Lieut. Gen. William Boykin, the deputy undersecretary of defense for intelligence who’s now in trouble for saying that the war on terror is actually a war pitting our Christian nation against Satan and his Muslim infidel minions, has now ‘asked’ Secretary of Defense Don Rumsfeld to have the Pentagon’s Inspector General investigate whether his remarks “violated any Pentagon rules or procedures.”

This, of course, rather begs the question of which “rules and procedures” his comments would have violated. Conduct unbecoming an officer from this millennium? Use of hellfire in violation of the Geneva Convention? You could really go on and on, couldn’t you?

Clearly, the administration feels a bit trapped on this one since firing this guy wouldn’t go down well with a prized constituency. So we’re going to be treated to an ersatz investigation to see if there's some Pentagon reg which bars you from having views that are difficult to distinguish from those of Savonarola or perhaps Urban II.

My favorite Boykin moment so far is the general’s attempt to repackage his claims that Islam is a form of idolatry into comfortable-sounding modern-day Oprah-talk. When Somali warlord Osman Ato boasted that Allah would protect him from American power, Boykin said “I knew that my God was bigger than his. I knew that my God was a real God, and his was an idol.”

Trying to save his job, Boykin now says his reference to idolatry referred to Ato’s “worship of money and power.” In other words, Ato’s shortcoming wasn’t Islam but some sort of hyper-aggressive warlord consumerism. Yeah ...

Jury duty at last

Jury duty, at last, is over. And I’m now free to talk about it.

I sat on a jury in DC Superior Court.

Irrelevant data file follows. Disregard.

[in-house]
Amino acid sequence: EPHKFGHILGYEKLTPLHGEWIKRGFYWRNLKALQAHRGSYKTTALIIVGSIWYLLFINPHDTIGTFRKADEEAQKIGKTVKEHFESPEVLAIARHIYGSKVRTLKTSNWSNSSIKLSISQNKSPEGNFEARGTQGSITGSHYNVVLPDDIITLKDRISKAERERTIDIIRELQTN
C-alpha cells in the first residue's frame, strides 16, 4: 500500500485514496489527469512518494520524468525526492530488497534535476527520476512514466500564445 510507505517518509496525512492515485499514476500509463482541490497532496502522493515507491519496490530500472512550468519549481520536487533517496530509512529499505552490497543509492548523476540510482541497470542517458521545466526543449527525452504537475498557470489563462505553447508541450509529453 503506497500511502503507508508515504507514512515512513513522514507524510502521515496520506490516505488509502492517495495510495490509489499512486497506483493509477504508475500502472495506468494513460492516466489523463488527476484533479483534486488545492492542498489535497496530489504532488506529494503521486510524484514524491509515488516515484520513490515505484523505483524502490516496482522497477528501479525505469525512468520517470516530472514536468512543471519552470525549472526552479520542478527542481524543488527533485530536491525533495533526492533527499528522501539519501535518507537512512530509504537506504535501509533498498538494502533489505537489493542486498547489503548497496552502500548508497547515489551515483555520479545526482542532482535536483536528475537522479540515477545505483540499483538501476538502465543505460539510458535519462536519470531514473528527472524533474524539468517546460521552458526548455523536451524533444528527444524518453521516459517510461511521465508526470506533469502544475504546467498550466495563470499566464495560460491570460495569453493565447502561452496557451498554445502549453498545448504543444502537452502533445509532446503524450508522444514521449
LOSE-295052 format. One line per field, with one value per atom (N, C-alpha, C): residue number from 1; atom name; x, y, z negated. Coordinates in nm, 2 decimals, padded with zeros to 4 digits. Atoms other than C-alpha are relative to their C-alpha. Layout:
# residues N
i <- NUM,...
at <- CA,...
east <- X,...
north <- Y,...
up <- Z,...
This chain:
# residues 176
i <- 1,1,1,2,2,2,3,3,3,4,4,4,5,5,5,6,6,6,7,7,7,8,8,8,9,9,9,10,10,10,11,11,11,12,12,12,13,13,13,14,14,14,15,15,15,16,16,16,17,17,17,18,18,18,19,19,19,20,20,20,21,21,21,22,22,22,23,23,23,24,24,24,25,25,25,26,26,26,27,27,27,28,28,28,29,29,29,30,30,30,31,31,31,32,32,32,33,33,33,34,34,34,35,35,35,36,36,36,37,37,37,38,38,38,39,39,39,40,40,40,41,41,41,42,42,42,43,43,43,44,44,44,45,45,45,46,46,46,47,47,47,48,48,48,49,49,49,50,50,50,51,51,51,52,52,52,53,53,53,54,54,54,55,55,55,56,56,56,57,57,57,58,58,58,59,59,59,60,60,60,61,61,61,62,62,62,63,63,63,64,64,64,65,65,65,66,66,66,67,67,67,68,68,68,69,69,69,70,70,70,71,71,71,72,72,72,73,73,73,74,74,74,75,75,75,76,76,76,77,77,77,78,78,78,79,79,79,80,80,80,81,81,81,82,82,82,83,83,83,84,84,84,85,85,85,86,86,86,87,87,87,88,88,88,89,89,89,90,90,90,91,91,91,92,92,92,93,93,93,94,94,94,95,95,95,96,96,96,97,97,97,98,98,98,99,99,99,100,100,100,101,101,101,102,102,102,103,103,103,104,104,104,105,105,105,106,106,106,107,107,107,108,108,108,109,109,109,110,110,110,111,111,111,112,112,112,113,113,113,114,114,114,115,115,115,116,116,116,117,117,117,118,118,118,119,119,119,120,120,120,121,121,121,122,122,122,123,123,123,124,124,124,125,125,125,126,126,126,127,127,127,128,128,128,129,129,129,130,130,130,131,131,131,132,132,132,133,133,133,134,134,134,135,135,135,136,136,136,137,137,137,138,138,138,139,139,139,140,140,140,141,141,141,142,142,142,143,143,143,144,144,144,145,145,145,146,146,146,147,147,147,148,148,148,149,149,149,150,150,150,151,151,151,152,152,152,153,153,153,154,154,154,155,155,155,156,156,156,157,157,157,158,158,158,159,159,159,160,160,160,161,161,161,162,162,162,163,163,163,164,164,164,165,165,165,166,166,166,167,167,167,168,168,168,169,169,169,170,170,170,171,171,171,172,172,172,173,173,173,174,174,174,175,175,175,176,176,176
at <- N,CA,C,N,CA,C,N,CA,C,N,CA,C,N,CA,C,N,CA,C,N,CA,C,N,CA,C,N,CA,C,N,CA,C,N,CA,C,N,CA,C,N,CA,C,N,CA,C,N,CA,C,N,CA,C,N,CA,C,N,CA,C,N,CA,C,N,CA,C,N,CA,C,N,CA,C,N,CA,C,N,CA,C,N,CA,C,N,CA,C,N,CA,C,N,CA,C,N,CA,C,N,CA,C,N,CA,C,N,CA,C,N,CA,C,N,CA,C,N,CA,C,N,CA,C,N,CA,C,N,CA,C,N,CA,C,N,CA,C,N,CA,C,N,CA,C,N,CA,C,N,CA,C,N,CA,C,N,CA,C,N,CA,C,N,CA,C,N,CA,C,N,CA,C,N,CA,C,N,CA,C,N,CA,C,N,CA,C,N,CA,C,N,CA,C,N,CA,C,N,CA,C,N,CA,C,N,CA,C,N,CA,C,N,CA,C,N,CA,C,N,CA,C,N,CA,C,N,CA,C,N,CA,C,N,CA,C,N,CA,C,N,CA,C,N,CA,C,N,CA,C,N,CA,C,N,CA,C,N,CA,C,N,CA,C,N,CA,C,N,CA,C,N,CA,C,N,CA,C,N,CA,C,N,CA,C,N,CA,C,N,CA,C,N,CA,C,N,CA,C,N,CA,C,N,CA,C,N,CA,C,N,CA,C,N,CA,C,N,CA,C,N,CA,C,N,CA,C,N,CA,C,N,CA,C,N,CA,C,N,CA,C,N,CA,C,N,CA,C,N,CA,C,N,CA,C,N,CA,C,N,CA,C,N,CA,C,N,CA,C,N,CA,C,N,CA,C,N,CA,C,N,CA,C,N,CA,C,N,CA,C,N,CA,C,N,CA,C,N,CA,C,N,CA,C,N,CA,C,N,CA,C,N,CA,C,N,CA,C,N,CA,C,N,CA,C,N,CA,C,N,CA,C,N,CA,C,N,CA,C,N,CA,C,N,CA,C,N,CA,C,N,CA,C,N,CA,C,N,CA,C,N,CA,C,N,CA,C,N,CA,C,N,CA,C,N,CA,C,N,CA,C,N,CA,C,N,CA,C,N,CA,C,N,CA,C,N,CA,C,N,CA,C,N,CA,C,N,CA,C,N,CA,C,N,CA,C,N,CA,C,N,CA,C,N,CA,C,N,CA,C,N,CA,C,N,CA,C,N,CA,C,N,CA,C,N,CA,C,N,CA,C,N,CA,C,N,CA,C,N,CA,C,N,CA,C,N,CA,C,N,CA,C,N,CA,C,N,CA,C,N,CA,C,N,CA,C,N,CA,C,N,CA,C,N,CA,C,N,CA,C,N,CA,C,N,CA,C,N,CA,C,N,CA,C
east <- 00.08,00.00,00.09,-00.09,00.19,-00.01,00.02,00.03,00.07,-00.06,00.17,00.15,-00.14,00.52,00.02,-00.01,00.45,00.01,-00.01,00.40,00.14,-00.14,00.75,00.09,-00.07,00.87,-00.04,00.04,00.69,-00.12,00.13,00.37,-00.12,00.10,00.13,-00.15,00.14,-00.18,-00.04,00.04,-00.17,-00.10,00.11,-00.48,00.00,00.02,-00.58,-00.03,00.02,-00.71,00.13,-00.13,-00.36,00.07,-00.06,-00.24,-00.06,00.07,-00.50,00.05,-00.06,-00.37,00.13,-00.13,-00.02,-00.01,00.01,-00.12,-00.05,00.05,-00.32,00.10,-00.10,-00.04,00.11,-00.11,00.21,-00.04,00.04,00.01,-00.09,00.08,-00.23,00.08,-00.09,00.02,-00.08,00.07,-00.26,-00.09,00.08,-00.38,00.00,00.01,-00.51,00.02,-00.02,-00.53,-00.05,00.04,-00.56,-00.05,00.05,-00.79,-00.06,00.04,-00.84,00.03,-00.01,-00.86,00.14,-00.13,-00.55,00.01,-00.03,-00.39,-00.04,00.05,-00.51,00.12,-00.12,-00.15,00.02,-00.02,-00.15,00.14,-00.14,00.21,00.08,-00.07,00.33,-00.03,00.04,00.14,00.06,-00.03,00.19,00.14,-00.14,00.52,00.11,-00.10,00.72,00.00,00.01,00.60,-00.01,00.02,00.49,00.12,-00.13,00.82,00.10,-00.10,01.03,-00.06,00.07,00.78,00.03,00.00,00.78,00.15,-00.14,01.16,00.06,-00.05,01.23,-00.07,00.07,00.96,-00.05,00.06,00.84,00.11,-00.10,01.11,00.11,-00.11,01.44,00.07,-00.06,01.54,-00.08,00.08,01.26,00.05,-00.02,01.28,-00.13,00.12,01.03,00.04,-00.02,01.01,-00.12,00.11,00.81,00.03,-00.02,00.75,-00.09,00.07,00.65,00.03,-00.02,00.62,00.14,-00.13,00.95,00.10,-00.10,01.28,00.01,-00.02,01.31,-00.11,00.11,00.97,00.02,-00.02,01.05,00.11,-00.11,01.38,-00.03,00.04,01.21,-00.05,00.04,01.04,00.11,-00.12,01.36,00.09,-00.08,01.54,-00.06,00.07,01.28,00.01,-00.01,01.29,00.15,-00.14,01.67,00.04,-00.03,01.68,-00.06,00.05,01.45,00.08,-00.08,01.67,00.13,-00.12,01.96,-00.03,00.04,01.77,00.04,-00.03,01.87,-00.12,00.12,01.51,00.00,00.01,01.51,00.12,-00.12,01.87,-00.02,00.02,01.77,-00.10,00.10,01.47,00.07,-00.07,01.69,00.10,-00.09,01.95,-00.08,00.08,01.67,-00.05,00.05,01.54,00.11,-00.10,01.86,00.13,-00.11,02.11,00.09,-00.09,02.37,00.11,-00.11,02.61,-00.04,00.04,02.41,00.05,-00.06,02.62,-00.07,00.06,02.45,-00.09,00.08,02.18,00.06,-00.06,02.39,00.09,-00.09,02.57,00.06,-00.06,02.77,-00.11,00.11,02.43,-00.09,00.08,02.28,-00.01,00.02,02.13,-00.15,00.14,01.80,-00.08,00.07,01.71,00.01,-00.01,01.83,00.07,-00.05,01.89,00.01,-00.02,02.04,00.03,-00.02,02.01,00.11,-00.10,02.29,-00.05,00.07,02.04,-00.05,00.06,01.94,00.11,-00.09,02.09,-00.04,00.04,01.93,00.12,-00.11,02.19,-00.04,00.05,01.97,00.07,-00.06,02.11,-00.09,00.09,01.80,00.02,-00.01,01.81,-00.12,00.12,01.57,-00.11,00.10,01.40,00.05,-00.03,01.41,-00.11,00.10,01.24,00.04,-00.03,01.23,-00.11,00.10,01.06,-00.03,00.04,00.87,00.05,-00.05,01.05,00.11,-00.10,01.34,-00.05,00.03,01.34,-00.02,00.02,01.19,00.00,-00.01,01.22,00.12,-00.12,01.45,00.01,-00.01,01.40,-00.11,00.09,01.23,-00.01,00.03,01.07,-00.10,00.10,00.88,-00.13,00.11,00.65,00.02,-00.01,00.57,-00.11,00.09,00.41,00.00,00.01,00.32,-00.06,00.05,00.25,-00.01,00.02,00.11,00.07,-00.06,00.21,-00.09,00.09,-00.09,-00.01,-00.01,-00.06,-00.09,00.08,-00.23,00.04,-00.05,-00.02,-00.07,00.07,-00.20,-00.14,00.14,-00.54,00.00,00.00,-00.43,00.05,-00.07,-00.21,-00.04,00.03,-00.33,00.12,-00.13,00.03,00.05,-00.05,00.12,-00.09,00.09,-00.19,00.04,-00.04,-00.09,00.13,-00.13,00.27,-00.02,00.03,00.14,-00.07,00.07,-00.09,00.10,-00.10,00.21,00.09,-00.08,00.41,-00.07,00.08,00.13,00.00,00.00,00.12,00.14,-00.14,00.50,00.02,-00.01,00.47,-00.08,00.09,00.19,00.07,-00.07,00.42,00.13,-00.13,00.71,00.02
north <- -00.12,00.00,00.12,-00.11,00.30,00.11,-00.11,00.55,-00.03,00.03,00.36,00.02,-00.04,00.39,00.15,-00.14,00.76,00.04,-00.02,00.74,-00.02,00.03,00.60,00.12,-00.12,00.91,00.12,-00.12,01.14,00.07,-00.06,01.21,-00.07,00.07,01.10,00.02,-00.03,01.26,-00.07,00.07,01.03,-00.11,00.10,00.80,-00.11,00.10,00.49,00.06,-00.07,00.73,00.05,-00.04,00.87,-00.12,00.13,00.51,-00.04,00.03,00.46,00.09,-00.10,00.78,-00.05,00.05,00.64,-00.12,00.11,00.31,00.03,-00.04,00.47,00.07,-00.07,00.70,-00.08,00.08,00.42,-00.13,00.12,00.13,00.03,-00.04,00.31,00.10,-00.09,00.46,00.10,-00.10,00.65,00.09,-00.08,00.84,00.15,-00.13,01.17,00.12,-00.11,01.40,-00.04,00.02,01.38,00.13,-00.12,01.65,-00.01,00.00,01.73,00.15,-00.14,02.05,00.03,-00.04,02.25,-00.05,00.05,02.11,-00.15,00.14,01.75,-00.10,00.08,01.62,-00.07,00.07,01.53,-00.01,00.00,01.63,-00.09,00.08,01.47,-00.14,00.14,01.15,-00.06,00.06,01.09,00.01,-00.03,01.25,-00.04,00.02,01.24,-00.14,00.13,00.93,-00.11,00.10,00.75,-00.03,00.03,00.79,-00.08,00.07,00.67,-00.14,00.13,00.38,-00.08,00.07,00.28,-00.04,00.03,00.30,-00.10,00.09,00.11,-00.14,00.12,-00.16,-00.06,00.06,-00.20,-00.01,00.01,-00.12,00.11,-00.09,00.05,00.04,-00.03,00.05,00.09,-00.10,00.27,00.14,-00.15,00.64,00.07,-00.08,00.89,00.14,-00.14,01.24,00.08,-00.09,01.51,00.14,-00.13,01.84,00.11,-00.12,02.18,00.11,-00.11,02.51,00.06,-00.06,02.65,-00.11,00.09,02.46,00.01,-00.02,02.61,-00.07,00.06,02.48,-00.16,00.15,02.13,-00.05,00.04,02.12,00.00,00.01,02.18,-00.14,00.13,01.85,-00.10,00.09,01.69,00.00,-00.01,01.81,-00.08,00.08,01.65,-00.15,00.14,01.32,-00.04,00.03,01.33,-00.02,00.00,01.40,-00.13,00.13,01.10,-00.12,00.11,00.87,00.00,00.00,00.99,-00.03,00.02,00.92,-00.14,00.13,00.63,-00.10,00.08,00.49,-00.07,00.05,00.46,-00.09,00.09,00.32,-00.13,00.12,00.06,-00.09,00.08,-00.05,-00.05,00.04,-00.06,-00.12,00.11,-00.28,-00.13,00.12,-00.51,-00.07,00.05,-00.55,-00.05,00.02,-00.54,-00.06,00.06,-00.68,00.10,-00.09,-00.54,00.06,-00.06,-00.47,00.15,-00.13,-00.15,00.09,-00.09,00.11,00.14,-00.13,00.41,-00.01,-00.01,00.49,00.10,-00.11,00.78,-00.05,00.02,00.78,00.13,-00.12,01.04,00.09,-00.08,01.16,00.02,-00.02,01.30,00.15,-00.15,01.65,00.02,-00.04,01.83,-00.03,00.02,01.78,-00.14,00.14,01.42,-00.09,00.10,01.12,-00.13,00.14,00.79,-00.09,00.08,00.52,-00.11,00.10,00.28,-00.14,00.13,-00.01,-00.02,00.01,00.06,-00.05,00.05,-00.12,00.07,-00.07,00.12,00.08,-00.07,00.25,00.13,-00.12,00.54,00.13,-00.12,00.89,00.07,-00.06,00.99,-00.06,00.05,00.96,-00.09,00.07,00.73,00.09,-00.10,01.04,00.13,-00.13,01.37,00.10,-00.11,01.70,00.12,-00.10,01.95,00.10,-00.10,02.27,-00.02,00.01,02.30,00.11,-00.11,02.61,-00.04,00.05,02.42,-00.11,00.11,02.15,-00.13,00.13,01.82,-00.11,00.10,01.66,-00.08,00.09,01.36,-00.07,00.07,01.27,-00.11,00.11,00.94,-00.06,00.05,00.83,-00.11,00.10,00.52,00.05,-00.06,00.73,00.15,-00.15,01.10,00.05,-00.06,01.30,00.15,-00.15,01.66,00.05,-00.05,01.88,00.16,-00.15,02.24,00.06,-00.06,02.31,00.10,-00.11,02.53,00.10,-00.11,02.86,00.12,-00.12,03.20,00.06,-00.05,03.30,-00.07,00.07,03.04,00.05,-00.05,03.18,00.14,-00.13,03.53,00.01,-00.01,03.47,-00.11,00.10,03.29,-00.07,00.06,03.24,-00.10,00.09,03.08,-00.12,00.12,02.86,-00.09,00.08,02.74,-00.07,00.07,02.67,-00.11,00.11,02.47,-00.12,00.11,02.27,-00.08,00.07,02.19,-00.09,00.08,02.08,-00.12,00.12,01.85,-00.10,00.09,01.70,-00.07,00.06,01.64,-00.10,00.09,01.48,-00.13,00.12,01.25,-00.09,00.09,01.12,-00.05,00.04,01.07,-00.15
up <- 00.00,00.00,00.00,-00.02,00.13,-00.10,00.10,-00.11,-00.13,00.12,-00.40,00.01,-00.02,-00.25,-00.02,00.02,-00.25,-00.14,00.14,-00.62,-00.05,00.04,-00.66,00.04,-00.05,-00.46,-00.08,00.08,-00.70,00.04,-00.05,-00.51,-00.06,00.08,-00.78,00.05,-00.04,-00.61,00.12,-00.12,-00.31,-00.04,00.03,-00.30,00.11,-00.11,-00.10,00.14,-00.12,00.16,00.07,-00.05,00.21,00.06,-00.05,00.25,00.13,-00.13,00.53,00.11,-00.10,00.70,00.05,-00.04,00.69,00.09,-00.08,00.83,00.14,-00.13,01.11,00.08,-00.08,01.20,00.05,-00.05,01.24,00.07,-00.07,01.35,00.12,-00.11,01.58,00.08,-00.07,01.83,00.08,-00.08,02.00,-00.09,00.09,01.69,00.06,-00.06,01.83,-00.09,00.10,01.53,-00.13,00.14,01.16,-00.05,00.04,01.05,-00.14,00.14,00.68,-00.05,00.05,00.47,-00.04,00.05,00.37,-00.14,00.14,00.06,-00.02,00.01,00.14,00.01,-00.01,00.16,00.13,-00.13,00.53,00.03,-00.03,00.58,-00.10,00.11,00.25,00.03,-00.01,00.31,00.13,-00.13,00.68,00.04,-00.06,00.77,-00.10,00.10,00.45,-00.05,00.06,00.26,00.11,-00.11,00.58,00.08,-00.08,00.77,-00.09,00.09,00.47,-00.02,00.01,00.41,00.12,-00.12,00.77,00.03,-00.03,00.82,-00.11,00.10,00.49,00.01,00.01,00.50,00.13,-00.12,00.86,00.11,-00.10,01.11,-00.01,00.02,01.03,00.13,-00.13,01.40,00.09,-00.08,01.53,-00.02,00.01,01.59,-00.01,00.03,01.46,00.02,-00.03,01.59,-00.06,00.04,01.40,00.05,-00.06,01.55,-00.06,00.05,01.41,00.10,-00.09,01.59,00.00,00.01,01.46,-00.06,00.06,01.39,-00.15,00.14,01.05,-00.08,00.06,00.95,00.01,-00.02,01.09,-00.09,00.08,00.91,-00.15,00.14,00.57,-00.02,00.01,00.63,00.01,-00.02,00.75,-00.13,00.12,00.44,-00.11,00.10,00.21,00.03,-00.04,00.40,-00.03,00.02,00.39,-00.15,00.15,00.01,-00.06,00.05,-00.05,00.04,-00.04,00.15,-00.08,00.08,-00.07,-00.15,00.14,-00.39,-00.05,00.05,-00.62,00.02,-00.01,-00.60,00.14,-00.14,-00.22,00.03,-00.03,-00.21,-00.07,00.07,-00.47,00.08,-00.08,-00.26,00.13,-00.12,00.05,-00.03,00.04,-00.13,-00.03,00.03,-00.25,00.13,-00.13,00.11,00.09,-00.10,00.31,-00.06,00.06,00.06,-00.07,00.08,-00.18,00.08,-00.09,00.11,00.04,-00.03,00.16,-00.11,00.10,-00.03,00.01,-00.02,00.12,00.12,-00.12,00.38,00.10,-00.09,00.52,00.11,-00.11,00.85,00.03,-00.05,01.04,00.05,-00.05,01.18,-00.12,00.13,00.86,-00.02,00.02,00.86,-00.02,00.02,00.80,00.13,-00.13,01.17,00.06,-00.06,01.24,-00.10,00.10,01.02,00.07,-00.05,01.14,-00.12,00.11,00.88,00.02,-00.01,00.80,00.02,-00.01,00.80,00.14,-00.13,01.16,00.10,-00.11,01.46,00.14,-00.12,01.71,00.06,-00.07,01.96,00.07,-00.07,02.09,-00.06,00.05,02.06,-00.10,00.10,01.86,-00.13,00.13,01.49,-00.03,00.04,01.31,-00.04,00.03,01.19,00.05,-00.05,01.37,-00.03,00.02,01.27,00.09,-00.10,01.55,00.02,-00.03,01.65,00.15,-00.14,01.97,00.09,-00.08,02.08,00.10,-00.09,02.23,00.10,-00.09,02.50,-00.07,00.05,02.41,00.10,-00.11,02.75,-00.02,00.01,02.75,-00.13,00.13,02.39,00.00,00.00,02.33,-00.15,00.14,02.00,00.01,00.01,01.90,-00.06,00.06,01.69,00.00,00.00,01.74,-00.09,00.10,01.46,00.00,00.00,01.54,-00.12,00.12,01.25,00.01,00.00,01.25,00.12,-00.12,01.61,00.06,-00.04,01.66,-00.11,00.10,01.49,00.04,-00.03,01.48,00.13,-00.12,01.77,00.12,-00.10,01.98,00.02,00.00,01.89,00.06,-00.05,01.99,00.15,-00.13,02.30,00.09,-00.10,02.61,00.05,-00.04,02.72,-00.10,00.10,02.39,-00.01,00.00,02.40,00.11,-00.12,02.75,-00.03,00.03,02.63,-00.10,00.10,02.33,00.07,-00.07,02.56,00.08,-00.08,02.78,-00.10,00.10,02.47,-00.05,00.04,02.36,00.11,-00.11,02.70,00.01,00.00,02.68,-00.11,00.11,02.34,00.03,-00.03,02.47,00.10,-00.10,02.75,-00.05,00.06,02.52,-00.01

The defendant was charged with one count of distributing PCP and one count of possession with intent to distribute. The alleged crime took place in an area in Southeast Washington which the prosecution and the defense called an open air drug market.

We heard three full days of testimony. And we deliberated for a bit more than half a day.

We convicted the defendant on count one and acquitted him on count two.

My recent weekdays have

My recent weekdays have been given over to jury duty. So I’ve been a bit out of the news loop. But I’d heard murmurings about Sy Hersh’s new piece in The New Yorker. So I set aside some time tonight to read it.

My main reaction is: pitiful.

Not the article, mind you. That's great. But the story it tells is truly pitiful. It would be funny if it weren’t so serious and so sad.

As I’ve written many times before in TPM, I’ve always believed that this whole manipulated intelligence matter was at least as much a matter of self-deception as it was deception of others. There was plenty of mendacity, don’t get me wrong. But in most cases it was willful dishonesty meant to sell the public on falsehoods which the purveyors of those falsehoods had actually gotten themselves to believe.

At heart this was an issue of people who had something they were just dying to find, just dying to believe in. By cutting themselves off from anybody who was a dissenting voice --- which usually also meant anybody who knew what they were doing --- they managed to isolate themselves with their own credulity and walk their country into a profound embarrassment and a potential disaster.

More later this evening on this must-read article.